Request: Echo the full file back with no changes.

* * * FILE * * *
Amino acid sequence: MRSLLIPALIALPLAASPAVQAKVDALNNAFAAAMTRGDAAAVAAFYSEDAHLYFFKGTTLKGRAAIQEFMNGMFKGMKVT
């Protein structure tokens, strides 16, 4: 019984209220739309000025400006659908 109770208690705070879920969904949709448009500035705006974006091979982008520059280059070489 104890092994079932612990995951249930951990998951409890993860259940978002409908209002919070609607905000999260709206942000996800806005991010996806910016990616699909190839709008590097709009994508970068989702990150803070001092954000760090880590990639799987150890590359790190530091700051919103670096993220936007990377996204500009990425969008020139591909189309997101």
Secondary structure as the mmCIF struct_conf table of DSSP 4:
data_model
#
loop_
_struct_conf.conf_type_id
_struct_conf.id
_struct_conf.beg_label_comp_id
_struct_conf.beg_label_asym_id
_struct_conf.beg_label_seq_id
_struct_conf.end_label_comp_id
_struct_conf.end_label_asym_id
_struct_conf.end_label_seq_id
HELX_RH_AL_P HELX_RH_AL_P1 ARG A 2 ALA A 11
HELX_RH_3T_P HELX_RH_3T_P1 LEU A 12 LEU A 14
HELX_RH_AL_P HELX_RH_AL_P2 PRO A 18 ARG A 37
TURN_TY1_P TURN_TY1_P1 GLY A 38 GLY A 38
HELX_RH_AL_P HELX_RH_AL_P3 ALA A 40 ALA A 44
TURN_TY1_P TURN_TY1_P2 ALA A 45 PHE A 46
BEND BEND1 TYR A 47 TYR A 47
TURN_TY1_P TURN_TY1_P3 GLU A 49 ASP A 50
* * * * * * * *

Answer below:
Amino acid sequence: MRSLLIPALIALPLAASPAVQAKVDALNNAFAAAMTRGDAAAVAAFYSEDAHLYFFKGTTLKGRAAIQEFMNGMFKGMKVT
């Protein structure tokens, strides 16, 4: 019984209220739309000025400006659908 109770208690705070879920969904949709448009500035705006974006091979982008520059280059070489 104890092994079932612990995951249930951990998951409890993860259940978002409908209002919070609607905000999260709206942000996800806005991010996806910016990616699909190839709008590097709009994508970068989702990150803070001092954000760090880590990639799987150890590359790190530091700051919103670096993220936007990377996204500009990425969008020139591909189309997101």
Secondary structure as the mmCIF struct_conf table of DSSP 4:
data_model
#
loop_
_struct_conf.conf_type_id
_struct_conf.id
_struct_conf.beg_label_comp_id
_struct_conf.beg_label_asym_id
_struct_conf.beg_label_seq_id
_struct_conf.end_label_comp_id
_struct_conf.end_label_asym_id
_struct_conf.end_label_seq_id
HELX_RH_AL_P HELX_RH_AL_P1 ARG A 2 ALA A 11
HELX_RH_3T_P HELX_RH_3T_P1 LEU A 12 LEU A 14
HELX_RH_AL_P HELX_RH_AL_P2 PRO A 18 ARG A 37
TURN_TY1_P TURN_TY1_P1 GLY A 38 GLY A 38
HELX_RH_AL_P HELX_RH_AL_P3 ALA A 40 ALA A 44
TURN_TY1_P TURN_TY1_P2 ALA A 45 PHE A 46
BEND BEND1 TYR A 47 TYR A 47
TURN_TY1_P TURN_TY1_P3 GLU A 49 ASP A 50